Back in January, we heard that Android creator, Andy Rubin has gathered up a team and together they are working on a premium smartphone meant to take on the Google Pixel and Apple iPhone.

A device named Essential FIH-PM1 (most likely Rubin’s phone) even popped up in Geekbench revealing the phone might come with a Snapdragon 835 chispet, 4GB of RAM and Android 7.0 Nougat out of the box. Whispers would also have us believe the device would come will modular add-ons in the vein of the Motorola Moto Z line.

It all sounded quite promising, but now a report coming out of the Wall Street Journal is putting a damper on our enthusiasm. According to the information, Sprint’s parent company SoftBank has decided to withdraw the $100 million funding meant to help the Andy Rubin and his team transform the Essential into a real life product.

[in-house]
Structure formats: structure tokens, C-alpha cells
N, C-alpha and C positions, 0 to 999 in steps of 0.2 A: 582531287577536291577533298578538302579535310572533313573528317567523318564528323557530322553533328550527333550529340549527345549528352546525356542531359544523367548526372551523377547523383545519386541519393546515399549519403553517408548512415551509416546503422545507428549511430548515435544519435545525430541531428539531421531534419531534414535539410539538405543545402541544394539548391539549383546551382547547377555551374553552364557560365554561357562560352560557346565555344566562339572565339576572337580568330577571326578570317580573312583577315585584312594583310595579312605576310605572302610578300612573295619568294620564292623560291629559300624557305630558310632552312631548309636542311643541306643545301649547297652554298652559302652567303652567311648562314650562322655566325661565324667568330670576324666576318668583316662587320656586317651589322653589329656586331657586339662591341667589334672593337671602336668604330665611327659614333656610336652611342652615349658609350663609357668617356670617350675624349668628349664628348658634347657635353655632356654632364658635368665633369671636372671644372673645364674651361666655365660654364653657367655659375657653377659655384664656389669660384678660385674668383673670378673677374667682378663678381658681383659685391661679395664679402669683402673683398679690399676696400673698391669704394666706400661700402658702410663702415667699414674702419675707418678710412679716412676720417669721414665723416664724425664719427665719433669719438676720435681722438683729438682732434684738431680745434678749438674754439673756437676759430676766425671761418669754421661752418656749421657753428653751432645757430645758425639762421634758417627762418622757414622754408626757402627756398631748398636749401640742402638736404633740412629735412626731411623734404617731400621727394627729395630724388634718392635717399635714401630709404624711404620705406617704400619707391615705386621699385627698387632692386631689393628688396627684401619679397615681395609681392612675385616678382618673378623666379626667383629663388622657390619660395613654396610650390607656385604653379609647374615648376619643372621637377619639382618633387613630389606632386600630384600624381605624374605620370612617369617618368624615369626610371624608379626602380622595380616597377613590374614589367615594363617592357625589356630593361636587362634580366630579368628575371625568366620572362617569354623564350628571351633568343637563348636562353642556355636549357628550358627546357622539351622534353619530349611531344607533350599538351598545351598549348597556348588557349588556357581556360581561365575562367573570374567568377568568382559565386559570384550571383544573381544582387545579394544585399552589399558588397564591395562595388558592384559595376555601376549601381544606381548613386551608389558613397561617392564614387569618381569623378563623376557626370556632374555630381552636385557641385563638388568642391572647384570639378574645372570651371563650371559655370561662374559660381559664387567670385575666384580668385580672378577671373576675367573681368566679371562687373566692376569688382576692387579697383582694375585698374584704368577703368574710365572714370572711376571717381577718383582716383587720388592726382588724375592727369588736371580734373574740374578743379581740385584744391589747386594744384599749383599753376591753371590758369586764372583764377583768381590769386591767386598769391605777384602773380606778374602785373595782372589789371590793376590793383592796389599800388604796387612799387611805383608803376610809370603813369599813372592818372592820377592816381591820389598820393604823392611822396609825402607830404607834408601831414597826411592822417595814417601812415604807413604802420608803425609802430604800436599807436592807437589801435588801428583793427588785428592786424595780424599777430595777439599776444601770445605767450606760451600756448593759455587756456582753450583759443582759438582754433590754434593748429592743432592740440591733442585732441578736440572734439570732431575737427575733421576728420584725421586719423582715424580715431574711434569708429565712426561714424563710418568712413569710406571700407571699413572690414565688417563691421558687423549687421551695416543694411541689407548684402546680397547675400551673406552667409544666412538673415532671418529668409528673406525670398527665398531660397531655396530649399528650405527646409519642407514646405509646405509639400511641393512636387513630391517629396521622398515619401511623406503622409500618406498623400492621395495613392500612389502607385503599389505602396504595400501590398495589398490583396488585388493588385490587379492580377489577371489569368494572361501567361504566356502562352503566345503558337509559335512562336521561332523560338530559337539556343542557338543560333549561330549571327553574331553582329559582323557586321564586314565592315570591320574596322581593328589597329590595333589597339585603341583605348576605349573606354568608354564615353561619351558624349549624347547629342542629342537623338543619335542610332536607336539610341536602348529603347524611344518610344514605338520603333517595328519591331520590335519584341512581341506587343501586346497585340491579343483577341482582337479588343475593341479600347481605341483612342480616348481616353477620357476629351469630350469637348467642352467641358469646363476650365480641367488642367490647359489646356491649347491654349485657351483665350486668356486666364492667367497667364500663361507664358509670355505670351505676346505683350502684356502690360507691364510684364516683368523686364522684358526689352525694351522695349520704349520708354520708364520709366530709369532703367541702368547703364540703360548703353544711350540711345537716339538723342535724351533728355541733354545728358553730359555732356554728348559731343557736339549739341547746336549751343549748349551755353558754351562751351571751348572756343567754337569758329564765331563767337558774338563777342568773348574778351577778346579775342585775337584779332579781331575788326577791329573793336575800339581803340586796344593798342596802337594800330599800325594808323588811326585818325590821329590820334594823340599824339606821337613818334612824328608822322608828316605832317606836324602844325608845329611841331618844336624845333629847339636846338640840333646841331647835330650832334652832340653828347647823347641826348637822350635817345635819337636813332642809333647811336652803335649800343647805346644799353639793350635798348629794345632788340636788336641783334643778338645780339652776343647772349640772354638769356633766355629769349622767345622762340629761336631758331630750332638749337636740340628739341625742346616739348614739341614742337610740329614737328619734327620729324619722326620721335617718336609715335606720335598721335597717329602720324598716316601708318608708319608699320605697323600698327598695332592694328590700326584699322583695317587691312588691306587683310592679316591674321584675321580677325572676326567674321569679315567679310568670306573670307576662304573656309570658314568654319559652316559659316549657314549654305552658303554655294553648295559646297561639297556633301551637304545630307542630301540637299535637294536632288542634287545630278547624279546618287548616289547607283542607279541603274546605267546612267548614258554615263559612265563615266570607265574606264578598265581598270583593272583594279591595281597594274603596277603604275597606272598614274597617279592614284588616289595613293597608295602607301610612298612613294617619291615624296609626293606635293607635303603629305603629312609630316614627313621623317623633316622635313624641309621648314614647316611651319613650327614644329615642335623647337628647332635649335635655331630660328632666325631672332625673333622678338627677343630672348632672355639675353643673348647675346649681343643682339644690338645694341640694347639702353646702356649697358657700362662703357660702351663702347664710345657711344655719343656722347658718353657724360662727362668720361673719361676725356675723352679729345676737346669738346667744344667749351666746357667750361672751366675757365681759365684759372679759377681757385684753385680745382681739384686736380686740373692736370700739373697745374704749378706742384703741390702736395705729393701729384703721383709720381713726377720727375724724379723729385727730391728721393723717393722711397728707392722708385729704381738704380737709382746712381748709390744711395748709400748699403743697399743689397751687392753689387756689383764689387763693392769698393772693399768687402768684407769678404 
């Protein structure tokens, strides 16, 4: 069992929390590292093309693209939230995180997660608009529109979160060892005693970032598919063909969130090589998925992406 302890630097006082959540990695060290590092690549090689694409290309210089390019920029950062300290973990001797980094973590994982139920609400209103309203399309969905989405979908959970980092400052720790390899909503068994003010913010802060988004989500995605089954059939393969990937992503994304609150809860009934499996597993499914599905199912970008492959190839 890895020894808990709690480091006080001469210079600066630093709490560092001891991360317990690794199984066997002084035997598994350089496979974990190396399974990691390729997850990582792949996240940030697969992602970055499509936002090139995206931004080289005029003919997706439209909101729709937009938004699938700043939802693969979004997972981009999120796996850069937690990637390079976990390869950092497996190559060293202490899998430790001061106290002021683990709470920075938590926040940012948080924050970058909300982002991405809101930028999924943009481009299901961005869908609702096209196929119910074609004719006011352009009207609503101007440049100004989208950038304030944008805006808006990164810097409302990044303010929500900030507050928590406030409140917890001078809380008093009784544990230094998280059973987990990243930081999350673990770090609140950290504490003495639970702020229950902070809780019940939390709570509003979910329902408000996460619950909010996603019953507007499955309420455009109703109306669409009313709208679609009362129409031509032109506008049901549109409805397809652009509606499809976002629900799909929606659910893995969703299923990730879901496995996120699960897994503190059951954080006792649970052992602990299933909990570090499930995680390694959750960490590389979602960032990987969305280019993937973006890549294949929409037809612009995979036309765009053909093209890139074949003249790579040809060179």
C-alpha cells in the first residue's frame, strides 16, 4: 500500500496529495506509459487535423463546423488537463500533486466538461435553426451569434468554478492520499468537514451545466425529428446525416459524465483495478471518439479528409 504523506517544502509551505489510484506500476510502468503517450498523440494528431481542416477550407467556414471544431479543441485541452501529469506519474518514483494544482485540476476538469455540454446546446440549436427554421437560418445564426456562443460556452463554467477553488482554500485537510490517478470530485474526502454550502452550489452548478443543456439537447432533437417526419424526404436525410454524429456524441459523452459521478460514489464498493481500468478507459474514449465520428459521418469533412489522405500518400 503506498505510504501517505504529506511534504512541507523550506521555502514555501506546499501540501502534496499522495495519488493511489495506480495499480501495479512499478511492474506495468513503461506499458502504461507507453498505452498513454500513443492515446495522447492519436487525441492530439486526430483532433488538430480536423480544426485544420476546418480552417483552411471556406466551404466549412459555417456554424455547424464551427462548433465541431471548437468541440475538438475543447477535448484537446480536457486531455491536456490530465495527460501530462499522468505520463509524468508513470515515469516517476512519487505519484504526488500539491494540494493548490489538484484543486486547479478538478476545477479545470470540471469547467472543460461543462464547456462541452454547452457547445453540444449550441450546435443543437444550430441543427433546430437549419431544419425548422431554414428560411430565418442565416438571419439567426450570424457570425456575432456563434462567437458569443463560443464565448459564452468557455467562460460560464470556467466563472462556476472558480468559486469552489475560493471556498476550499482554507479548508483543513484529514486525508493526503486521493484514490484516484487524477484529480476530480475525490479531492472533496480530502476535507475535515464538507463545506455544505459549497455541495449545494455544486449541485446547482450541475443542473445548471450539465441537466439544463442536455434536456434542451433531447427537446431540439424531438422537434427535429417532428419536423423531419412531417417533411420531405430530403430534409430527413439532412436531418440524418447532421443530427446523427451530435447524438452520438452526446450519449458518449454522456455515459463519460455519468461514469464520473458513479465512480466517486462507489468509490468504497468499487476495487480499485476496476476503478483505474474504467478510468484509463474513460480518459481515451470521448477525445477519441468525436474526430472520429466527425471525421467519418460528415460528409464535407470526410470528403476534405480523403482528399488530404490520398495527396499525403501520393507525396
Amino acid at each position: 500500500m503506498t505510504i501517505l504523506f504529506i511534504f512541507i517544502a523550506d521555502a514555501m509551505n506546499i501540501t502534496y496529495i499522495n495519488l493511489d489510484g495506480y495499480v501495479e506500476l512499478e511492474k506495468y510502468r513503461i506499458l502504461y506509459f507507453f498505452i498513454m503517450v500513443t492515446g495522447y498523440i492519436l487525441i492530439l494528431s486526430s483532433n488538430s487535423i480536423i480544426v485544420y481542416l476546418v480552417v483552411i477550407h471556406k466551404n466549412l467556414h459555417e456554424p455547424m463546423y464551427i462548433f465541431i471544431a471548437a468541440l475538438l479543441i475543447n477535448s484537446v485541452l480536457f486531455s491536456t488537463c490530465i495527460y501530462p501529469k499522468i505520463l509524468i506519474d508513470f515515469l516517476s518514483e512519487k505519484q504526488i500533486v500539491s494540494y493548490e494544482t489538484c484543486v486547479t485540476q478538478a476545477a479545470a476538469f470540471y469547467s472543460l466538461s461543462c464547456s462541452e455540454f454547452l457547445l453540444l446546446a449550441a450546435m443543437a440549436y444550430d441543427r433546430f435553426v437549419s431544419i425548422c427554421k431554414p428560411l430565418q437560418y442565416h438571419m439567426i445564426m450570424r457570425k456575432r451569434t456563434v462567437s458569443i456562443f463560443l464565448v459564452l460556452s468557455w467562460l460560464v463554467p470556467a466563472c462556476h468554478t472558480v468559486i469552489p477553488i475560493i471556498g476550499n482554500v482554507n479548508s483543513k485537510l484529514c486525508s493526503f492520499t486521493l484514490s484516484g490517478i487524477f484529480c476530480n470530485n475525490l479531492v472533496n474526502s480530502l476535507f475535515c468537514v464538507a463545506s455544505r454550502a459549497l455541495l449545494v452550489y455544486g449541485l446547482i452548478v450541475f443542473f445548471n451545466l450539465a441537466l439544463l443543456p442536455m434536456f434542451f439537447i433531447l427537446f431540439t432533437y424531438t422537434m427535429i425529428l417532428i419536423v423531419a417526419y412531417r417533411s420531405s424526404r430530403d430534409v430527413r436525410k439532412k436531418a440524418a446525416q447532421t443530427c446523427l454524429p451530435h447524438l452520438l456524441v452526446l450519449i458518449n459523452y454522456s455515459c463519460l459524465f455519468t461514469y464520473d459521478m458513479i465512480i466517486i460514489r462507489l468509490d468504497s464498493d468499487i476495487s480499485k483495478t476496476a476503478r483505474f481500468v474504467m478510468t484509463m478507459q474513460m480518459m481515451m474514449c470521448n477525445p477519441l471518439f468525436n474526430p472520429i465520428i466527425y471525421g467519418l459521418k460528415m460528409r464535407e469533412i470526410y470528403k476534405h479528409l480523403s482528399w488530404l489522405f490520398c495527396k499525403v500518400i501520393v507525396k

Why the change of heart you might be wondering? Sources claim a conflict of interest is what prompted SoftBank to pull out from the deal.

High-end concept phone

It seems that SoftBank CEO Masayoshi Son plans to open a tech oriented investment with $100 billion in capital. And one of the main investors poised to pour $1 billion into the fund is none other than Apple. Which in Son’s mind creates a conflict of interest, given that Rubin wants to create a product that will compete head-to-head with the Apple iPhone.

However, this doesn’t mean the Essential project is dead. The $100 million need to fund the project could be raised with the help of a few generous investors. The report goes on to claim that the Essential project is close to getting fully funded.

This is the first bump in the road for Essential, but will it be the last. It will be interesting to see if the phone will actually make it out on the market and if it does – will it be able to compete with the Samsung Galaxy S8 and iPhone 8? It remains to be seen.

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